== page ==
Schools/Education Glock handgun1

Published on June 23rd, 2016 |

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APS superintendent: no stolen handguns; but iffy tracking system

Atlanta Public Schools Superintendent Meria Carstarphen told the media Wednesday there is no evidence to support a claim that 30 handguns had been stolen from the Atlanta school district, but admitted the district may never know how many guns it has purchased or where those guns are today.Atlanta Public Schools logo

“This is the stuff that keeps me up at night,” the superintendent said, according to an Atlanta Journal-Constitution report Thursday.

Carstarphen held a news conference Wednesday to repond to reports of a district investigation into the suspected theft of 30 handguns from the Atlanta school district, which was prompted by a June 14 call into a district ethics hotline, which was reported on by BuckheadView and all local media.

The caller claimed that 30 guns were stolen from the trunk of district security director Marquenta Sands Hall’s district-provided car.

There was reported speculation that the guns may have been purchased for the new district-run police force that begins operation July 1 to replace Atlanta Police Department officers who

APS Superintendent Dr. Meria Carstaphen

APS Superintendent Dr. Meria Carstaphen

previously patrolled local schools.

Carstarphen has said the in-house police force will give her more control over how officers are selected and trained and help create an environment of “love and respect” in Atlanta schools. The new force was to be sworn in today.

Ninety handguns purchased for the district’s new police officers are accounted for, Carstarphen said during the press conference. So are 18 handguns previously purchased. Those 18 guns were mainly used by police officers hired by the district as part-time employees, district spokeswoman Kimberly Willis Green said.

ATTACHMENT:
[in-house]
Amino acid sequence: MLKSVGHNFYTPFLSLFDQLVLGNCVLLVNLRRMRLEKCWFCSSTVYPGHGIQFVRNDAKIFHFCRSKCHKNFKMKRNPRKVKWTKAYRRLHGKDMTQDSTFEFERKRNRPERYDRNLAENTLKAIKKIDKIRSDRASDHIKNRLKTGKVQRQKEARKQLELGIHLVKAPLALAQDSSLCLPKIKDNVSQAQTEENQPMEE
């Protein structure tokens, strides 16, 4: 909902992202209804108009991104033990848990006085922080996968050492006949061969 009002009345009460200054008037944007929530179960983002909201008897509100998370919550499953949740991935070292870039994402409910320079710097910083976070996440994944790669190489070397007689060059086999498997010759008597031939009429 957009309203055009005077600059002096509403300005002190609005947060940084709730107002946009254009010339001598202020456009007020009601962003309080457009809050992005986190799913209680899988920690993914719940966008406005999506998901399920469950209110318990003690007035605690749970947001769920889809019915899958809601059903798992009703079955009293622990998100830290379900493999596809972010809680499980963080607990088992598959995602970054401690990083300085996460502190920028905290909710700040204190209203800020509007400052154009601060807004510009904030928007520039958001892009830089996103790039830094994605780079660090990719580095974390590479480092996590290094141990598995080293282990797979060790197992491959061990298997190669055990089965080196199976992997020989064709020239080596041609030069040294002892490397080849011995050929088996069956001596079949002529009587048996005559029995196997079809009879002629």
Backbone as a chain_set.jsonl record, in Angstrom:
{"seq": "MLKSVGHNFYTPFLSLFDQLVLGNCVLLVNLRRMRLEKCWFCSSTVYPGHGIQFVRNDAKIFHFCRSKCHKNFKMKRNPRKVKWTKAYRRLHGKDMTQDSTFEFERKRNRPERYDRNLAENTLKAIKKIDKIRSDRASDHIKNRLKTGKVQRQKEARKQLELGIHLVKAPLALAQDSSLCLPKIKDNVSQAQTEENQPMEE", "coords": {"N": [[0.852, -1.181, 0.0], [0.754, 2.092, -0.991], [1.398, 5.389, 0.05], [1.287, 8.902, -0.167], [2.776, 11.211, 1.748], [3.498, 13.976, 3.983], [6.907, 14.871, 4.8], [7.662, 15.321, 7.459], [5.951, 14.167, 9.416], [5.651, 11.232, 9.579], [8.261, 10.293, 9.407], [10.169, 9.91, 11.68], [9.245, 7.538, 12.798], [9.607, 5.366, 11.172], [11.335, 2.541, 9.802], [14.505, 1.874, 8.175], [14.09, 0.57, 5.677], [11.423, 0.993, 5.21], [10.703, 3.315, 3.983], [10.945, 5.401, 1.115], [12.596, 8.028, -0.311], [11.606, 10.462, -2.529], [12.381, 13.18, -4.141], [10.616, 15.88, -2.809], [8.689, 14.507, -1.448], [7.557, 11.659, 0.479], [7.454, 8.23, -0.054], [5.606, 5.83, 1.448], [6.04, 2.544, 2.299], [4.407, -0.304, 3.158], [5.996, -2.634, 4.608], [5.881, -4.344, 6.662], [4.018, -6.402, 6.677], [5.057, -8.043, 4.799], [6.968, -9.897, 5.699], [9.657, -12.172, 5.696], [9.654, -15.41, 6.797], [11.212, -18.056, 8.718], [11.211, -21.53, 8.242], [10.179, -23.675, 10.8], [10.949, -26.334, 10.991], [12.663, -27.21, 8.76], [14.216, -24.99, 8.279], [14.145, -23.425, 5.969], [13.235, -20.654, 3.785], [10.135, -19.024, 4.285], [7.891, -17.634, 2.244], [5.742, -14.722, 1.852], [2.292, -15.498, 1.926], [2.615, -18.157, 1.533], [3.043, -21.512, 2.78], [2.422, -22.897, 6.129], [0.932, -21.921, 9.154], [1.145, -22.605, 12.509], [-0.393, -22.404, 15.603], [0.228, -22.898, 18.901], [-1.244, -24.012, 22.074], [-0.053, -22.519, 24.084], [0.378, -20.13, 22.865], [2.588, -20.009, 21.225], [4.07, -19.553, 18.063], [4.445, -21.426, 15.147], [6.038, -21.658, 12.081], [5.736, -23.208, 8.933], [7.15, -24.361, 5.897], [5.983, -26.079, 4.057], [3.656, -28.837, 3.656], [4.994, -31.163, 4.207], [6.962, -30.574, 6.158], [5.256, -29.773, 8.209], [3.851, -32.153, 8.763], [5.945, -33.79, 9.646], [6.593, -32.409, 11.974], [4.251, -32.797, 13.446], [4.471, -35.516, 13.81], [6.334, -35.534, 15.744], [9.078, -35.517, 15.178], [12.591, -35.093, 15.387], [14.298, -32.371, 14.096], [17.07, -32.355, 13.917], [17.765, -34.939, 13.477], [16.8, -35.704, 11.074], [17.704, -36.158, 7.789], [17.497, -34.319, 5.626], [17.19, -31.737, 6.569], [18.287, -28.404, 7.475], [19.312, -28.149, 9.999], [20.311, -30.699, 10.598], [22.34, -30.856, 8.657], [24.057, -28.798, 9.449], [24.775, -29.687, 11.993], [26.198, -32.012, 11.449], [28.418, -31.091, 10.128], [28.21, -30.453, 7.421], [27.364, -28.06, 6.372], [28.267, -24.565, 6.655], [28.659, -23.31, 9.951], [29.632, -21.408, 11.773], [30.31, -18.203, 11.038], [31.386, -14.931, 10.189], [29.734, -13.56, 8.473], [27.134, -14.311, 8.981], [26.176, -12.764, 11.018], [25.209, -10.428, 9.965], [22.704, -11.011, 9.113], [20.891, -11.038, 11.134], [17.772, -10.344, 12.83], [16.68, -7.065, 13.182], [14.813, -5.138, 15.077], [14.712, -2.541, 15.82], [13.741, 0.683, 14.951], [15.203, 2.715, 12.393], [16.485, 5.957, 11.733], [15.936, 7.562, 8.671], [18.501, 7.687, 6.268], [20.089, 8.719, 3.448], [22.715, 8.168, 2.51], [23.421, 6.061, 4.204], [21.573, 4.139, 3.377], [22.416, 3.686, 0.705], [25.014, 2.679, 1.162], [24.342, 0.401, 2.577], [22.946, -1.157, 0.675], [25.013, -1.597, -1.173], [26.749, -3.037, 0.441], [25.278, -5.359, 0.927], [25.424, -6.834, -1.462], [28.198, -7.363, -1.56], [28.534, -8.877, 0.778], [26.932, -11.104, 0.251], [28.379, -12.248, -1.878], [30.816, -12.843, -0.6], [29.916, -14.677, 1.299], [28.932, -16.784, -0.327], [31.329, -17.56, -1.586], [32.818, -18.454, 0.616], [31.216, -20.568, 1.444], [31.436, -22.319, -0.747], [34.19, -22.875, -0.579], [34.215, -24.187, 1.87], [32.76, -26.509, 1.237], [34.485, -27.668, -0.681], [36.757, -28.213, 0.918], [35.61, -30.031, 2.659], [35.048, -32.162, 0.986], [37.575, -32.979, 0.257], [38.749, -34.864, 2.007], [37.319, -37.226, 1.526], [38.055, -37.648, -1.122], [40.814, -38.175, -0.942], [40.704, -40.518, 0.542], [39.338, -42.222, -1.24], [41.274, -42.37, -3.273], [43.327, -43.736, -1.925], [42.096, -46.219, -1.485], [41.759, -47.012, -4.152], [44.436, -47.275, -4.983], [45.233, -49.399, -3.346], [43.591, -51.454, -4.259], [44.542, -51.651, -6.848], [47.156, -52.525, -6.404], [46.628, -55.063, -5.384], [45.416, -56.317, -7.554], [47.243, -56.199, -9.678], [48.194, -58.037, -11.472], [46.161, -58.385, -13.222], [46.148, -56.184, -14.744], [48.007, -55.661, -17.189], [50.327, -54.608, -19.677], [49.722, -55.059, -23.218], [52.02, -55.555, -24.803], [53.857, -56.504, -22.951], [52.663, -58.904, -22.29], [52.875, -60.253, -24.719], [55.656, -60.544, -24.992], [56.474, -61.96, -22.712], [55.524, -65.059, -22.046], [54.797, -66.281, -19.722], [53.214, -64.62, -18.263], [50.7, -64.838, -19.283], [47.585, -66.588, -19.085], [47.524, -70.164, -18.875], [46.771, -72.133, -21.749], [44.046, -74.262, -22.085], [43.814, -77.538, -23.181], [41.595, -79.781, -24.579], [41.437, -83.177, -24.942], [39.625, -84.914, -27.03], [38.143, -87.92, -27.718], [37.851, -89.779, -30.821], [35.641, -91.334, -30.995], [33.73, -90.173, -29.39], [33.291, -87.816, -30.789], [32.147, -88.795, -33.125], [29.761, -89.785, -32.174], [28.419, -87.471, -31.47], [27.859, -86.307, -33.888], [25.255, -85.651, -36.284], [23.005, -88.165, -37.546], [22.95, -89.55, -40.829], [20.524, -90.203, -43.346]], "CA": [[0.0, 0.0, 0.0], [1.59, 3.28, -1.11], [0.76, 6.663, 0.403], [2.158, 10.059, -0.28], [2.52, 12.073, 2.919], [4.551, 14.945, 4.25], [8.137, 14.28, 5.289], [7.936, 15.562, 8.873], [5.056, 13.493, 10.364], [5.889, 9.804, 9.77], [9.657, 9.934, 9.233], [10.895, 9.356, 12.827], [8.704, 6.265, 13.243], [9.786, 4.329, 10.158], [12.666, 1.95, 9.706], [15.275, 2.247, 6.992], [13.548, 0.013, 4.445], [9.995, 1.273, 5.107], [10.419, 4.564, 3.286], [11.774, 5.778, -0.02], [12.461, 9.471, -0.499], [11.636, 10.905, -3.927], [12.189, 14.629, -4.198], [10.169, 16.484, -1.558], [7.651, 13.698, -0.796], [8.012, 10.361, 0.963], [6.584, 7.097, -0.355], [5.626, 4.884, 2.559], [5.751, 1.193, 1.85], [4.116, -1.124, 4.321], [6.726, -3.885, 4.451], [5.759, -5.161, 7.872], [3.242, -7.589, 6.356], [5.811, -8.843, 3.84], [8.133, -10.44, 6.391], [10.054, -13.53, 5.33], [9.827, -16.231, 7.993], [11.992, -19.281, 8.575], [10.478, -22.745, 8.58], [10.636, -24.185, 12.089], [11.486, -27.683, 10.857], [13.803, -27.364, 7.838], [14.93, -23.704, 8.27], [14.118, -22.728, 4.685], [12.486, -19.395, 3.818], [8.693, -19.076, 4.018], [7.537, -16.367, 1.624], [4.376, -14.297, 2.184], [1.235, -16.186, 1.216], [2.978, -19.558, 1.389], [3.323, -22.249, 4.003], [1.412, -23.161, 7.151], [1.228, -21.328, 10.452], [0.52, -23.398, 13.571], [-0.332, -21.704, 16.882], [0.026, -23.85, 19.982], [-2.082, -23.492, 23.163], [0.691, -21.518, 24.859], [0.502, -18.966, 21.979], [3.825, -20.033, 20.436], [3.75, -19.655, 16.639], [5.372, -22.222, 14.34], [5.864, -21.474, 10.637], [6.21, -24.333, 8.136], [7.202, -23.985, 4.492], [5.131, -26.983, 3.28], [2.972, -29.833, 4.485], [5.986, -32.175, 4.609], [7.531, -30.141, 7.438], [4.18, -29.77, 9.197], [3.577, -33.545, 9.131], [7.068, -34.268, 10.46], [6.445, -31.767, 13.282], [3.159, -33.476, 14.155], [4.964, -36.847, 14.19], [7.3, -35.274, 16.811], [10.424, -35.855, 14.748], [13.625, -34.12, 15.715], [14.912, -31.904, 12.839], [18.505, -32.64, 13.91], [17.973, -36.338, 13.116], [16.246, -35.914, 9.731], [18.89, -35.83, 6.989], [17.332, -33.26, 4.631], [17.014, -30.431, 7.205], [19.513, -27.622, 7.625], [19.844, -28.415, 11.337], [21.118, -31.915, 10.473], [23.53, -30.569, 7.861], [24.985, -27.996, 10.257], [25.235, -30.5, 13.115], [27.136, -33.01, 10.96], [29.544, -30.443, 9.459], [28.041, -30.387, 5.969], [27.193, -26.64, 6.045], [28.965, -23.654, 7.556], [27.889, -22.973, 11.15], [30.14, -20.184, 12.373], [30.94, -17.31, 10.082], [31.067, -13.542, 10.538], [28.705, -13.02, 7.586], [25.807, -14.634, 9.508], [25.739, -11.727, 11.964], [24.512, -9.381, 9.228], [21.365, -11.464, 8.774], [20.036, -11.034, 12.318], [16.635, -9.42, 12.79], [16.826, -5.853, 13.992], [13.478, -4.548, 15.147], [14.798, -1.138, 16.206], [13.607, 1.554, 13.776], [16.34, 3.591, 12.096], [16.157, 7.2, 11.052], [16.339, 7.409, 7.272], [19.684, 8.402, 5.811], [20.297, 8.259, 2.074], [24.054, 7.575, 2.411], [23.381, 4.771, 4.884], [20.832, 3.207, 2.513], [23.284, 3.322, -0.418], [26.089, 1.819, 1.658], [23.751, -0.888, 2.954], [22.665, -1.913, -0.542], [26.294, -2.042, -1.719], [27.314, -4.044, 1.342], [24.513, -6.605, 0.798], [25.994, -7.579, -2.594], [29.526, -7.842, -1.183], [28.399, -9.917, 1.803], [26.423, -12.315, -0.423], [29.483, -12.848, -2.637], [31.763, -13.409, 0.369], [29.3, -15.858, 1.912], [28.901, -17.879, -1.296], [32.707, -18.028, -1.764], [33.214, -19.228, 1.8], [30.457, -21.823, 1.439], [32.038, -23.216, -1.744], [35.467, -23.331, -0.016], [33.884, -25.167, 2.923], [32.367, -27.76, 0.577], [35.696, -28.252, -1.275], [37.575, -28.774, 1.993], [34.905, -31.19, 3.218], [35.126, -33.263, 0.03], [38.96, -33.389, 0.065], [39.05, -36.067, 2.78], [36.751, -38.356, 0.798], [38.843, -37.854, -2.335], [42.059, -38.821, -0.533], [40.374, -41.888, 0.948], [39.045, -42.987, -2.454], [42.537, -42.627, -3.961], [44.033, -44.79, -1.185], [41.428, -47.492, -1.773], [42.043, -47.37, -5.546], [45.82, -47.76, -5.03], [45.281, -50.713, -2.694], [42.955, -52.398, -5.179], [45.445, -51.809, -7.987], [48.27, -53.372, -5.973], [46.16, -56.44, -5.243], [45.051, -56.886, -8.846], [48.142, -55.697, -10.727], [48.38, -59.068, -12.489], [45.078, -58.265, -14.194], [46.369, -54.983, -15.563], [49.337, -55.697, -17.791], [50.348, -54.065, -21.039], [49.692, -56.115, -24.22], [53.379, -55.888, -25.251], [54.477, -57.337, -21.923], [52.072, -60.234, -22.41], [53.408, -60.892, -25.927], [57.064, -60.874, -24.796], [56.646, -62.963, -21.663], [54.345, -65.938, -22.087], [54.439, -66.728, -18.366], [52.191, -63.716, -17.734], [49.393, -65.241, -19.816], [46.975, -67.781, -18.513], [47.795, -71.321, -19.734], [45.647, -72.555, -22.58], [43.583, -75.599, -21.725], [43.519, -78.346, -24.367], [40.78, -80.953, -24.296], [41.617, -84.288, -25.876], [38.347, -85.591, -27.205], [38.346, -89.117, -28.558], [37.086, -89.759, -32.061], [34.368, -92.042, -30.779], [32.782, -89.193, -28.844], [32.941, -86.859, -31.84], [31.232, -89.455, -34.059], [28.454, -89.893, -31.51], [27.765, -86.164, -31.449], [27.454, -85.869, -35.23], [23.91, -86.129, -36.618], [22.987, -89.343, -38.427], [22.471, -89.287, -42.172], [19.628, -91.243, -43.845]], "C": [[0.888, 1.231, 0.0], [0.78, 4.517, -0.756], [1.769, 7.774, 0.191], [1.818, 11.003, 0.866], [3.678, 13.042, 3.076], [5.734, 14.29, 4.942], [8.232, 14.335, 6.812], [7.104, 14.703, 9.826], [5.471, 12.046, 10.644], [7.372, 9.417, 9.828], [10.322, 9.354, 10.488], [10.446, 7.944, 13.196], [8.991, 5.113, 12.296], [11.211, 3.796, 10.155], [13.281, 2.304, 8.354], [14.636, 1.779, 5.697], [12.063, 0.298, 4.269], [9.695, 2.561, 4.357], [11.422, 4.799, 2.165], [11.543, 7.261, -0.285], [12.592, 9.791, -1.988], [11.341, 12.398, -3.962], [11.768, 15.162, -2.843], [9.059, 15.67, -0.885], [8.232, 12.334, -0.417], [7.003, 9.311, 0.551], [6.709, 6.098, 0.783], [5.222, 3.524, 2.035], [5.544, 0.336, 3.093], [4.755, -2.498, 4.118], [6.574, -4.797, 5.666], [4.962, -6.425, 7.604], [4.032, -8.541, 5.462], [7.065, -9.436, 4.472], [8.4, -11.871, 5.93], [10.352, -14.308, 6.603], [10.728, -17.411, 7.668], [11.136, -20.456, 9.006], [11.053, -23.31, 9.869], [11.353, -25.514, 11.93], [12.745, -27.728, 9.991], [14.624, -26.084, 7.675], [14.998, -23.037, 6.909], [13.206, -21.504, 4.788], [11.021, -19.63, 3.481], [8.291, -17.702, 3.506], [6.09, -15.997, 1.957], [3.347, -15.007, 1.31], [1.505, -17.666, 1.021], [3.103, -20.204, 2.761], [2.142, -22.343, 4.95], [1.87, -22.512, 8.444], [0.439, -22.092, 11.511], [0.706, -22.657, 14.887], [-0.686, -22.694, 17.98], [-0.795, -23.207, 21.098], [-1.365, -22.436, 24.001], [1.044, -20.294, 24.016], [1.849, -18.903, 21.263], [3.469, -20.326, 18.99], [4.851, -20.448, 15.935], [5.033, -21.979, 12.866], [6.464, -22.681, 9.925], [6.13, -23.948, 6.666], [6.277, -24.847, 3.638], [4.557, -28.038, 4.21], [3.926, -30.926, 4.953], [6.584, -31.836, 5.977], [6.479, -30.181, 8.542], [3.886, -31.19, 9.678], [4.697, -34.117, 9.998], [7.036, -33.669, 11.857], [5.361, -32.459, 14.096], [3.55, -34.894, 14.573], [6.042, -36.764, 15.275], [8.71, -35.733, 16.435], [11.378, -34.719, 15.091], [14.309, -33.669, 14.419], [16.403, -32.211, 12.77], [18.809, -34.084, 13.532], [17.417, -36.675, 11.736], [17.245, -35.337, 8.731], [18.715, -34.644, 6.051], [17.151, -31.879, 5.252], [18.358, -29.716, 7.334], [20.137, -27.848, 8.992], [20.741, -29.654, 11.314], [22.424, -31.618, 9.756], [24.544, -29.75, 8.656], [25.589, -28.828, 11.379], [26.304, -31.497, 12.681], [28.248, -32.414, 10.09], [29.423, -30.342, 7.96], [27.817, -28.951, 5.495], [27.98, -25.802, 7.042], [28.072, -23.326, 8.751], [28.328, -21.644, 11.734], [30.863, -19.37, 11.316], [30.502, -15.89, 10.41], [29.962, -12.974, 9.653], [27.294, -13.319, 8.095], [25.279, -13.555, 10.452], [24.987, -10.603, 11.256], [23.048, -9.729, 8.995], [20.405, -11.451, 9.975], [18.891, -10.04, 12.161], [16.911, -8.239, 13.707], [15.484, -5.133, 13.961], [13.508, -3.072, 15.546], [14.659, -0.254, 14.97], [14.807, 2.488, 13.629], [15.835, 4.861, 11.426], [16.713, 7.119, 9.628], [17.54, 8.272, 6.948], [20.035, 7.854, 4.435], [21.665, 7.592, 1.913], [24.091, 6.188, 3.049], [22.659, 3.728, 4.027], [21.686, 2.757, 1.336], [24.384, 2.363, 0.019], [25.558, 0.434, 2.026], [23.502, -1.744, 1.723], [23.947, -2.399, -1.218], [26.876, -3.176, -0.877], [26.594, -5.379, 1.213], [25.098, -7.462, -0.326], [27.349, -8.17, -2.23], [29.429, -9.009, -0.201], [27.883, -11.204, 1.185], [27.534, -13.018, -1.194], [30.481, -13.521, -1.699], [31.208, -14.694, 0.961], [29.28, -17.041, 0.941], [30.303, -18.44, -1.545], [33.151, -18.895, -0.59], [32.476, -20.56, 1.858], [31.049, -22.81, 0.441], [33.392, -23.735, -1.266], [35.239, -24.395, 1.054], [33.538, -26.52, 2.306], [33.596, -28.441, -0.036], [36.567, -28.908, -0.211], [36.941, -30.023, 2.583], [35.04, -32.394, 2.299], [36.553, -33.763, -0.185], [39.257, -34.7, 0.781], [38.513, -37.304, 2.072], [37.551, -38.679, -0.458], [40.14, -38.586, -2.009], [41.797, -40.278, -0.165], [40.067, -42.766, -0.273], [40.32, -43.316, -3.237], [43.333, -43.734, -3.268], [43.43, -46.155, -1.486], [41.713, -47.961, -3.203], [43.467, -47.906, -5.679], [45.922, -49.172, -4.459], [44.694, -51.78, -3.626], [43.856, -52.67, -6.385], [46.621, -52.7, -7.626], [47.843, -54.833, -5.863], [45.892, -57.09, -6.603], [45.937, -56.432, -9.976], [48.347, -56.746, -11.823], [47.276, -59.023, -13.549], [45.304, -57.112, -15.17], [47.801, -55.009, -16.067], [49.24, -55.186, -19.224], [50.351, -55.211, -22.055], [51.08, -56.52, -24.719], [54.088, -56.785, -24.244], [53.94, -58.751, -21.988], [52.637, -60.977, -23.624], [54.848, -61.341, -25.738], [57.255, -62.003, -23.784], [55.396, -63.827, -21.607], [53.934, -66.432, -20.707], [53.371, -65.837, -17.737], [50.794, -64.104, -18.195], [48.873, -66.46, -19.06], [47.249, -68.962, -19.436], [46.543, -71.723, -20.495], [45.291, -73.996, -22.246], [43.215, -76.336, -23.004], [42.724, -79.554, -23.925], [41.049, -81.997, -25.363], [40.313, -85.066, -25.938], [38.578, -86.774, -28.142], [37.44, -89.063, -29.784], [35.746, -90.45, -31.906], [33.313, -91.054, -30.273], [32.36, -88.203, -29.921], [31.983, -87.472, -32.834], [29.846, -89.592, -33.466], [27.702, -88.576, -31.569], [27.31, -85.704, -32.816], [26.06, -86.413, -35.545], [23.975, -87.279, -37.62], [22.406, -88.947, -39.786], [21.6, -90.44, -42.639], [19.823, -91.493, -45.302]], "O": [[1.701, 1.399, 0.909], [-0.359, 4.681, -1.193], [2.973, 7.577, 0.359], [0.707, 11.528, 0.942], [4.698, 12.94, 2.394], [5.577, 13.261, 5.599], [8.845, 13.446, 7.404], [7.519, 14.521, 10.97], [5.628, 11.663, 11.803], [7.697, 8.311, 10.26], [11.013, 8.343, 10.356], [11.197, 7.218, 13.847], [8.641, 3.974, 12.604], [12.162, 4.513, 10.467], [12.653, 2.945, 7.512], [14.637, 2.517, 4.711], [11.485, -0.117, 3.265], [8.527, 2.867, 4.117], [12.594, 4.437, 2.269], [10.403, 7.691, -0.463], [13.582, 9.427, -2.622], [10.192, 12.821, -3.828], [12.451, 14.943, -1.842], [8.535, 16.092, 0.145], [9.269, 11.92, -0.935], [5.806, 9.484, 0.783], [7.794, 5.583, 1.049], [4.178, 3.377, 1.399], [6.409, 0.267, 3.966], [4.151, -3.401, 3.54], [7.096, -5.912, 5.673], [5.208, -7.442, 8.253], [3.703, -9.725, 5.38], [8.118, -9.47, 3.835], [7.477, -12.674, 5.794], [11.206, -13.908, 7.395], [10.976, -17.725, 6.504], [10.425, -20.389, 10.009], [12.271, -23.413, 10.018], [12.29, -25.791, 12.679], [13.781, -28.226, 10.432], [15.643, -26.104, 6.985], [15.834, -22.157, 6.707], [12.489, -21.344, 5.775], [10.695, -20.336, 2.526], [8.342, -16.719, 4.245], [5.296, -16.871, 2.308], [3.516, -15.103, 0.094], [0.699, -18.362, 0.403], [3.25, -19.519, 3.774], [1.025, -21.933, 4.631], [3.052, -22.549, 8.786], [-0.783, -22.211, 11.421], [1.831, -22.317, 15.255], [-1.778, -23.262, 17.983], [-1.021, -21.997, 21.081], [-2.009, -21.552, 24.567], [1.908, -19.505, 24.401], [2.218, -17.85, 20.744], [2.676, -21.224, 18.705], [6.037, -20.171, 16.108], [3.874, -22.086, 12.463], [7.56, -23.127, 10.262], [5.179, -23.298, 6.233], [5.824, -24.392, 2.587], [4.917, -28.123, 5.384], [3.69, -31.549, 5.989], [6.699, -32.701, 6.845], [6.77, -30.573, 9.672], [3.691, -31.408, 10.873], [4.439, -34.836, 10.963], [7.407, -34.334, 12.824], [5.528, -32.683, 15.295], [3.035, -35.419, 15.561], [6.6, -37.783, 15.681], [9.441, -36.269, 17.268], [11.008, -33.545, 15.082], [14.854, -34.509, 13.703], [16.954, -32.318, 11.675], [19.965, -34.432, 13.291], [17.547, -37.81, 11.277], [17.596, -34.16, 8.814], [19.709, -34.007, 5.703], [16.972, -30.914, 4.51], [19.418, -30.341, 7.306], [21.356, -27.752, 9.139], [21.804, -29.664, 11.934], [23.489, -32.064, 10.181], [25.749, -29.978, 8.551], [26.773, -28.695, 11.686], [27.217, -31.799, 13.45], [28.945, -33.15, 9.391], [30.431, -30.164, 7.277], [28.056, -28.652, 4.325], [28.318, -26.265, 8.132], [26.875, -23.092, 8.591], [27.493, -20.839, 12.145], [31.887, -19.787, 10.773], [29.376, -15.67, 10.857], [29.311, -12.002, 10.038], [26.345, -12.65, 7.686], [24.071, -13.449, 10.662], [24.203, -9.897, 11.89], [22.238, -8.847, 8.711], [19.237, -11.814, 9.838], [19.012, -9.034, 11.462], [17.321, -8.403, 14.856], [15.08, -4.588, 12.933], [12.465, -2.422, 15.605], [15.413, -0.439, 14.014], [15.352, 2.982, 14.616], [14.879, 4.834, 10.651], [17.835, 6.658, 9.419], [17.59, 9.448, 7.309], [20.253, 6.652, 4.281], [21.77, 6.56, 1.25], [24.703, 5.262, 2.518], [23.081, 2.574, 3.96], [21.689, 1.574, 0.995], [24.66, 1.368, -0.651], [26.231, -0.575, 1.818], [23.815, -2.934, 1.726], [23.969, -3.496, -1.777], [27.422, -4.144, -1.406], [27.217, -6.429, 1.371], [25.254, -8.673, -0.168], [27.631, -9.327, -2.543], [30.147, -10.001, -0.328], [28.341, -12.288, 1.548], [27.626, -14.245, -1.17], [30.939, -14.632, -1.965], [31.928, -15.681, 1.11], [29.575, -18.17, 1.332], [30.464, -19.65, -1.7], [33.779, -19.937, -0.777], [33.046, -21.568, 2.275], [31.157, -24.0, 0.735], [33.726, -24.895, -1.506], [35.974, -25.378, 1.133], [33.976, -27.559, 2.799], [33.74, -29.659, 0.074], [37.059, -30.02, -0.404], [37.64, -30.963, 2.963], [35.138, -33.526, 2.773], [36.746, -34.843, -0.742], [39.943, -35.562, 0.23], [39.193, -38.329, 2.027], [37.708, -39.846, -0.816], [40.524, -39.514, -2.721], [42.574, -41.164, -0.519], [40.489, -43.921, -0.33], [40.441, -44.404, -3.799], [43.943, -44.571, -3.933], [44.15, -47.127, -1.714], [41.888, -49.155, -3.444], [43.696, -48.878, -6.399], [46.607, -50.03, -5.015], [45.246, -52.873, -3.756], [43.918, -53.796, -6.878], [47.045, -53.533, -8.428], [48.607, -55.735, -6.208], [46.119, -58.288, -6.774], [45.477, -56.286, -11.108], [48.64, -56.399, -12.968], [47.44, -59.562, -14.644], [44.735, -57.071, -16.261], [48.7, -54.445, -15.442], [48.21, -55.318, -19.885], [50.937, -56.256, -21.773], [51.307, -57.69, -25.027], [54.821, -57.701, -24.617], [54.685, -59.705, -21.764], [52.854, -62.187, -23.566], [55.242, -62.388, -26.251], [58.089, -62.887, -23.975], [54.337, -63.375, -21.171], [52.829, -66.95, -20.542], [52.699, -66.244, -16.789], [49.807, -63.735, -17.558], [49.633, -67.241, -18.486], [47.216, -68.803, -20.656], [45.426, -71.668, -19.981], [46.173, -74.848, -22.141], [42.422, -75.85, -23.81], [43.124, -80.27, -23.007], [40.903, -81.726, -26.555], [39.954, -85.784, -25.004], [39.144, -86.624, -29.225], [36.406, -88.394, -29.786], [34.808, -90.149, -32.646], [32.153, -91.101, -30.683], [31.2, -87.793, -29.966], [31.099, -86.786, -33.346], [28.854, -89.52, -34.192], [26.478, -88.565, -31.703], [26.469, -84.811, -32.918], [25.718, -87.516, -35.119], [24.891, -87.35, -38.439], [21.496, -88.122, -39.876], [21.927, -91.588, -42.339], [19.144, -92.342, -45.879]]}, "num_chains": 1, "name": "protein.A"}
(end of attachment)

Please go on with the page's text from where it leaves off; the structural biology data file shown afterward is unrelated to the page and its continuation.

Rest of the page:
Carstarphen said, there is no evidence that any firearms the district knows of are missing or stolen. But the school district may never know how many guns it has purchased or where those guns are today because the system hasn’t had a way of keeping track of the weapons.

The district did provide purchasing records for 106 of 108 guns the district has owned. Two of the guns were provided by the Atlanta Police Department, Carstarphen said. Most of the 108 guns are in a safe. Four have been assigned to Hall or school resource officers. One was stolen in 2006 but has been recovered by the Atlanta Police Department.

As security director, Hall was responsible for the district’s arsenal, district spokeswoman Kimberly Willis Green told the AJC. Hall was recently hired for a similar position in the district’s new police department.

Hall told district investigators that until the purchase of guns for the new police officers, the district owned only 18 guns, Carstarphen said.

“As it stands right now, we don’t have anything currently surfacing that says that there are any other guns in inventory at this time,” Carstarphen said. Still, it’s a “fair assumption” that the district doesn’t know if any other guns were purchased and, if so, where they are, she added.

Other officials with several other local school districts’ police departments told The Atlanta Journal-Constitution they keep inventories of their weapons and store them in weapons vaults or similar areas.

The Atlanta school district has struggled to create effective administrative systems for tracking purchasing and other important areas. That makes it difficult to track down past weapon purchases, Carstarphen said. But she said the district would continue to investigate and has asked the Georgia Bureau of Investigation for help.

“This district under my administration stands ready to hold everyone accountable for anything that might have been inappropriate regarding any firearms or weapons in the past,” she said. “We want to be certain that there’s no way possible that these claims could possibly be true.”

(To read BuckheadView’s earlier story on this issue, click here.)

 

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    One Response to APS superintendent: no stolen handguns; but iffy tracking system

    1. Buckhead Betty says:

      Quote from the Superintendent: “Still, it’s a “fair assumption” that the district doesn’t know if any other guns were purchased and, if so, where they are, she added.” So… APS can’t keep accurate records of GUNS. No wonder they can’t educate our CHILDREN. Couldn’t even get mine on the bus for gosh sakes, much less provide an adequate education.

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